Recently, a mother of two boys shared this story:
“Mom, when I was at Aiden’s house, he dared me to pull off a scab and eat it,” her eight year-old piped. “I did it and actually, it didn’t taste too bad.”
Mortified, my friend, strongly fighting the gag reflex, turned to her older son. “Did you hear what your brother did?”
He shrugged nonchalantly,”yeah, I have done that before” and gave her a look like this was the most normal thing in the world. She was dumbfounded.
Swinging to the other end of the scale is my nephew. When it was time to go to kindergarten, his parents decided a Catholic school would be a good fit for this very black-and-white thinking fellow.
He lasted part of one day and had the most sage of Sisters in tears. Terror filled his eyes when his parents pried him out from under the pint-sized table.
“They were talking about drinking blood and eating flesh! And that’s just WRONG!” Yes, Dad and Mom had lots of explaining to do.
But Jake was not alone. John 6:53-55 quotes Jesus when spoke to a crowd of his followers, “Very truly I tell you, unless you eat the flesh of the Son of Man and drink his blood, you have no life in you. Whoever eats my flesh and drinks my blood has eternal life, and I will raise them up at the last day. For my flesh is real food and my blood is real drink.” The crowd’s EEEWWW meter pegged out for and “from this time many of his disciples turned back and no longer followed him.” (verse 66)
If I hadn’t been raised with communion and lulled over time by routine, Jake would have had to share a table leg with his dear auntie. After all, I got a 100% on my blood-borne pathogen test and know all the dangers and procedures. (Bet you didn’t know that no matter how well they disinfect a basketball court after blood is spilled, they are to wait ten minutes before resuming the game? Who knew?)
My, hasn’t our world has done a 180 from “Kids, just rub some dirt on it.’ My blood clots at the thought of how cool it was to do the blood brother each-cut-themselves-and-mix-the-blood exchange–right up there with attaching leeches for a good bleed.
But by reflection, I have sadly become a nonchalant scab eater.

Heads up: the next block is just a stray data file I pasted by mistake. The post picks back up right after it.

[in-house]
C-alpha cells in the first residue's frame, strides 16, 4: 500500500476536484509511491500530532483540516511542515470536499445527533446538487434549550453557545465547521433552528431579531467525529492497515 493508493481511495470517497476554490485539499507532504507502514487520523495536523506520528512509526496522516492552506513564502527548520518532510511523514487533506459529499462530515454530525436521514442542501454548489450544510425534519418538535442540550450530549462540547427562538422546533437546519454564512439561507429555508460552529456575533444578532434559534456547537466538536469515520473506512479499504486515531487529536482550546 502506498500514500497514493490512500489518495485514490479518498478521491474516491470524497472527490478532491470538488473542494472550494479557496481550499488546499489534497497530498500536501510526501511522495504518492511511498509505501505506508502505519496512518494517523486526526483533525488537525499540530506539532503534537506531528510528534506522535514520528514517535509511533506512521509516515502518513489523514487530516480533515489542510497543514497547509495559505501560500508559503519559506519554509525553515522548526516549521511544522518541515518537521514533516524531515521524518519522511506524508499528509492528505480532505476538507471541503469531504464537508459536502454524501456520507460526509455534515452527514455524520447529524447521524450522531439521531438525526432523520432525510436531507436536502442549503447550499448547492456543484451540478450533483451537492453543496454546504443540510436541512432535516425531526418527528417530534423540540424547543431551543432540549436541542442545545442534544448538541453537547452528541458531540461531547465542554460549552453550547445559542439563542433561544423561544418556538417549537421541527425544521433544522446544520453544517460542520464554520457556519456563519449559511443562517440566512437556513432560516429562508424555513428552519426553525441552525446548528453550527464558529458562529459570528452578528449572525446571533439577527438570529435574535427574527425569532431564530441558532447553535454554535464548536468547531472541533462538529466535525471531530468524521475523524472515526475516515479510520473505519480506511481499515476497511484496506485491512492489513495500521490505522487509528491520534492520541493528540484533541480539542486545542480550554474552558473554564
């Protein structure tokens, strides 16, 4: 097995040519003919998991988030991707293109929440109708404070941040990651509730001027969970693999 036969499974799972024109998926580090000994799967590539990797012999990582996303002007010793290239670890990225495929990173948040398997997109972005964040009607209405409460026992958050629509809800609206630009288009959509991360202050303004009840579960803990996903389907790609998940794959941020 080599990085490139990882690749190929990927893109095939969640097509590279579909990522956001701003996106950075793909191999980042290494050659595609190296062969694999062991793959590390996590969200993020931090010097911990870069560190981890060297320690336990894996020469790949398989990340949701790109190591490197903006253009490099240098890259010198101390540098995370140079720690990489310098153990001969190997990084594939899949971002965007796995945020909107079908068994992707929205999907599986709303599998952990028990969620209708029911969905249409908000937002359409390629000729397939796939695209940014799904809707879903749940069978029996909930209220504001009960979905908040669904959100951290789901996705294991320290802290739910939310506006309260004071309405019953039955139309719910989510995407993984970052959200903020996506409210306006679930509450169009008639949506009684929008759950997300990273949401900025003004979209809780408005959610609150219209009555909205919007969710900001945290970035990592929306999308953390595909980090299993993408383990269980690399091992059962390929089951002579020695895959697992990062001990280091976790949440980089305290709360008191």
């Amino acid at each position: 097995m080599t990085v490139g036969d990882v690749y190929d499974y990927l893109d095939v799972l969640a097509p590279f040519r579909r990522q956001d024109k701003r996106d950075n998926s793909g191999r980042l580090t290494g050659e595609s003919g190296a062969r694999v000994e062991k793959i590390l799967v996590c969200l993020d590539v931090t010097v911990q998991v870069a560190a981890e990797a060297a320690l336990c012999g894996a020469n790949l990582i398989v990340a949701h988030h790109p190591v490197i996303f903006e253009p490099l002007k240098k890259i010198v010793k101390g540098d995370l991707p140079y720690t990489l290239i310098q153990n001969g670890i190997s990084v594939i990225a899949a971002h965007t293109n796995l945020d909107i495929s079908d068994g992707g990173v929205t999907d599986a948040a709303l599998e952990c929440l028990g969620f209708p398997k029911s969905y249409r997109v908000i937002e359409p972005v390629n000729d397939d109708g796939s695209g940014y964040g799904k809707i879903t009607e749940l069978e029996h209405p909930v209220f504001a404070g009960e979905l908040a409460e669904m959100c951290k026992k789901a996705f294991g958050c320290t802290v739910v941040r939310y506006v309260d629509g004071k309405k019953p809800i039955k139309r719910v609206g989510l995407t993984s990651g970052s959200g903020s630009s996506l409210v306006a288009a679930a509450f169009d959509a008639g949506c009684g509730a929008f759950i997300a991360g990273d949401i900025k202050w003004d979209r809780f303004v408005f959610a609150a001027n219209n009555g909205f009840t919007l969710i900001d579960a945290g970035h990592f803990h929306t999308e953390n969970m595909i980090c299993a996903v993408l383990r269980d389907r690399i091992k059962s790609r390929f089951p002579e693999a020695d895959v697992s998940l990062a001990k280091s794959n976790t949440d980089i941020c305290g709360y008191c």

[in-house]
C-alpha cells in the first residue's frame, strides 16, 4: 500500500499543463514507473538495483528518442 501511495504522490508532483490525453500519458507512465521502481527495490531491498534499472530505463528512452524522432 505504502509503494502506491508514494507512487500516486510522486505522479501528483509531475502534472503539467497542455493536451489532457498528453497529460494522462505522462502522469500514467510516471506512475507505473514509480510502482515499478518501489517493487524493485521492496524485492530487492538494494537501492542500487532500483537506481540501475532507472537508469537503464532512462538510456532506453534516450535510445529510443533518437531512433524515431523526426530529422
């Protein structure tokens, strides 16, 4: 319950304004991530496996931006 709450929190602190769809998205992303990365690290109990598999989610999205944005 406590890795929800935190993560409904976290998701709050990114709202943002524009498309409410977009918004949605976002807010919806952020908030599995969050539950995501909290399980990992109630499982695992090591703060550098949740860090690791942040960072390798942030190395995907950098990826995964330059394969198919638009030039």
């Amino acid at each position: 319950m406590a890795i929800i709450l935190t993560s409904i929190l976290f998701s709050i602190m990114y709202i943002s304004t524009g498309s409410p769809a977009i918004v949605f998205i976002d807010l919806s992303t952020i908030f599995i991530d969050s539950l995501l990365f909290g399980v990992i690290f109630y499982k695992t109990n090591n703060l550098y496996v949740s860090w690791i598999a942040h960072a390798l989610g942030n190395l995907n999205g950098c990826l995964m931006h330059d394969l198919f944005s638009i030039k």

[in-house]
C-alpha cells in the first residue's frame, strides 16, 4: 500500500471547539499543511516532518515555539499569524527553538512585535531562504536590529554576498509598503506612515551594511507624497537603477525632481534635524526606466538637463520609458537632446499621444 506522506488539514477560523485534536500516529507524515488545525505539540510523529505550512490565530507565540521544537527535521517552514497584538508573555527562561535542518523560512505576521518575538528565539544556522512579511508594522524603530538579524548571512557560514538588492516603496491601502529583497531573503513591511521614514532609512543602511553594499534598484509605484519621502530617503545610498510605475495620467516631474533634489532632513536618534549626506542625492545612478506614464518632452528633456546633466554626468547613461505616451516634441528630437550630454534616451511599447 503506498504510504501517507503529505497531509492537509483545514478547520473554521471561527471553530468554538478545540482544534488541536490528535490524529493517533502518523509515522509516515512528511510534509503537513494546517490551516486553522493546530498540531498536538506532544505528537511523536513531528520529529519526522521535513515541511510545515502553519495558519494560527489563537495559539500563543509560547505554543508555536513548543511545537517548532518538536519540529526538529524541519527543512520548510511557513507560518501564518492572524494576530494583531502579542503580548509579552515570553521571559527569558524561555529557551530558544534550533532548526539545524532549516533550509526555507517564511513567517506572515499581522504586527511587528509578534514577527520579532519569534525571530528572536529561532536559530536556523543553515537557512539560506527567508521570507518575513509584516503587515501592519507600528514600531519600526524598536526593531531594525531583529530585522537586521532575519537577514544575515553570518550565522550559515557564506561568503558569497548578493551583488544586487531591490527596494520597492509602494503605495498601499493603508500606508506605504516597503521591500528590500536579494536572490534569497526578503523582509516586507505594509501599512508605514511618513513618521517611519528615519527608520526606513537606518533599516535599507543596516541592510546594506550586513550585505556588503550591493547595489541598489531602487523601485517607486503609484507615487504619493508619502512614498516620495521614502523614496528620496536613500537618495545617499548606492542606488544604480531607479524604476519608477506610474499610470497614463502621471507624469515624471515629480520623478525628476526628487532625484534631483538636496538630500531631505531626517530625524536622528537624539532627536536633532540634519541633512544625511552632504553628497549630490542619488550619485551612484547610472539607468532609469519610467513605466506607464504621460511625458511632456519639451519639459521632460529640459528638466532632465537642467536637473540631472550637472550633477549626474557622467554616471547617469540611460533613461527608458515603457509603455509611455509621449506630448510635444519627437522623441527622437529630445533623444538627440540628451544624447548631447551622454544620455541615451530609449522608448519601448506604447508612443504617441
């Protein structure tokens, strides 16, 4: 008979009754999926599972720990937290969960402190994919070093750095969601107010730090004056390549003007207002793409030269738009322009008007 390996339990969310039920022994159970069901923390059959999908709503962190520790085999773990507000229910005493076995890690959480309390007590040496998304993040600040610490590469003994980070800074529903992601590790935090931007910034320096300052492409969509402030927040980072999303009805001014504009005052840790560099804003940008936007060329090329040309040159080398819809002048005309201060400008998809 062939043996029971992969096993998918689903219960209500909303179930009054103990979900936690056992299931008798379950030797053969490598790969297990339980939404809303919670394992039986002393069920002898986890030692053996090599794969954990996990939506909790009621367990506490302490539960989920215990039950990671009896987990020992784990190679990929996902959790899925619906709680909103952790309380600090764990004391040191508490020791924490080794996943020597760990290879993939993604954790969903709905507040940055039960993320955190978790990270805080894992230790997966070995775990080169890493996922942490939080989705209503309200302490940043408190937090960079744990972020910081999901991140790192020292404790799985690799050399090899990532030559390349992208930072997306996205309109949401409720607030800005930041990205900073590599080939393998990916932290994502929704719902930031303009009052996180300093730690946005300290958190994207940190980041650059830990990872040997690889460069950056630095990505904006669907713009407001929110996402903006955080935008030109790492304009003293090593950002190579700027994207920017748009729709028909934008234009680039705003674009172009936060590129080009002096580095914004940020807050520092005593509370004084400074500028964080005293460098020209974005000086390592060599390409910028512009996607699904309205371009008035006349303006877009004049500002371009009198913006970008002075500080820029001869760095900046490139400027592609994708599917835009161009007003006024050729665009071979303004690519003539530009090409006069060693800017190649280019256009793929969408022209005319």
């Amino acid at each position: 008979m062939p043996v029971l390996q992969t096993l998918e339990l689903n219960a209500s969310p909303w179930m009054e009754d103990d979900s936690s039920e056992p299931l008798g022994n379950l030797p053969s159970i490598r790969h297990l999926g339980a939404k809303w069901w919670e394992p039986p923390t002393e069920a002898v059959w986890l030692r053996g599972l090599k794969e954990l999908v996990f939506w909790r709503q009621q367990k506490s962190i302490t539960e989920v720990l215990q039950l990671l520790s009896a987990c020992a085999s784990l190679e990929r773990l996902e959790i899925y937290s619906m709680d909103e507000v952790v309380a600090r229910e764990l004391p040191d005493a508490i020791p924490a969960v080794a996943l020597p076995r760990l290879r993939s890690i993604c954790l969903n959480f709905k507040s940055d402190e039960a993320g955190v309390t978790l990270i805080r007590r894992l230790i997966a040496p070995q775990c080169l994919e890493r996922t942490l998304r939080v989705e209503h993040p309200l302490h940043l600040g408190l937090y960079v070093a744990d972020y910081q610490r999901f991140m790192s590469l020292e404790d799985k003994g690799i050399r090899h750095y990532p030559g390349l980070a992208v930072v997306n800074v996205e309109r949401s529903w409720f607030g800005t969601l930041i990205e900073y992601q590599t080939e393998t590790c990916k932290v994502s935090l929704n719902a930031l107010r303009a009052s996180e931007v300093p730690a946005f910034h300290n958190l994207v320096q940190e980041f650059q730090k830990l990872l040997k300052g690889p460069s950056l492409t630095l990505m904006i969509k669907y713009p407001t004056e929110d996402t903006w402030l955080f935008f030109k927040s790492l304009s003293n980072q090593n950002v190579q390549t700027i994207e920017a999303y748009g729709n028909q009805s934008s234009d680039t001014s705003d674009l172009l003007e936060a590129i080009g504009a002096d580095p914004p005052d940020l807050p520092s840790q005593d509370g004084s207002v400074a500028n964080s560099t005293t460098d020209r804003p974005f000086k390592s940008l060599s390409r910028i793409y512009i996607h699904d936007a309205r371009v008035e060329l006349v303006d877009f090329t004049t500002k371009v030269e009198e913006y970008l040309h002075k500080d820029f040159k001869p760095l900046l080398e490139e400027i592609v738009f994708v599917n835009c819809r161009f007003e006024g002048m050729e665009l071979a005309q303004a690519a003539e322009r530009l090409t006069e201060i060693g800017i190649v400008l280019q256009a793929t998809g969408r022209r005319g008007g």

No, I’m not into blood drinking or cannibalism by any stretch, but when my family morphed into the Iron Chef Communion Critique Panel, weighing the dryness of the manufactured cross engraved wafer vs the sliver of hard pie crust, and unanimously agreeing on the round King’s Hawaiian loaf as their host of choice, I knew we were off track.
Since when was this sacrament begin to go down as smooth as French silk chocolate? Isn’t the sacrifice to redeem us supposed to stick in our throats and make us wonder if the knot would permanantly lodge, stopping dead our hearts’ rhythm?
Instead, we prefer it to ‘not taste that bad.’
God saw this coming and sent the Old Testament folks with their Grand Champion 4H lambs to teach us. When the Hebrews approached the altar with the sheep, they had built an emotional connection from at least three days of the lamb living with the family in order to find physical flaws in the animal. How sad it must have been once the verdict of purity was given.
I guess I pictured the next scene much like the solemn routine when you put a pet to sleep at the veterinarian’s. You say your good-byes, and tearfully hand Fluffy over to Mr. Priest. Of course, a little Biblical law requires that we’d have to see some sprinkling of blood and a clean skinned carcass, much like the sixth grade field trip to the locker plant. Sad, but spared of the hands-on approach.
Once the animal was tied down, YOU would have to put your hand on the forehead as the jugular was sliced. How could anyone ignore the light dimming in the innocent’s eyes or feel the limpness as life floated away on the tide of a scarlett river.
Doesn’t that make you physically heartsick? I am so thankful I was alone when I learned this. How many times have I taken my sin flippantly, not letting the ramifications sink in? I pray the thought forever makes me quease.
When The Passion of the Christ came out, no longer could I approach that altar with a hint of casualness. While I’ve never viewed the sacrament as just a crouton followed by a grape juice chaser, I have taken it extremely lighter than warranted.
Today is Good Friday. Nine years ago, our soft-hearted son was infuriated that we did not allow him to view it. But when the kid couldn’t handle the USA Network’s version of Braveheart without fleeing from the room, no way would we push him to be more spiritually mature than he was. He needed to understand the why, not overwhelmed with the grisly.
Time has drummed by and last week my now 21 year-old mentioned that he had yet to see it. Good thing I picked it up last spring, because we have a date. While I’ve only seen it once and do not relish experiencing anything but the last scene again, I look forward to the reminder of what Christ did for us. As unsettling as it is, there is a great gift in the gore–the punch in the gut of how ugly our sin is.
If Jesus had only covered our vileness with his blood, it would have been still been unfathomable love and more than enough. But no! He rose on Easter and conquered death. We are free with the promise of eternity. That’s why I love my Jesus!
Oh yes, He is risen! Indeed!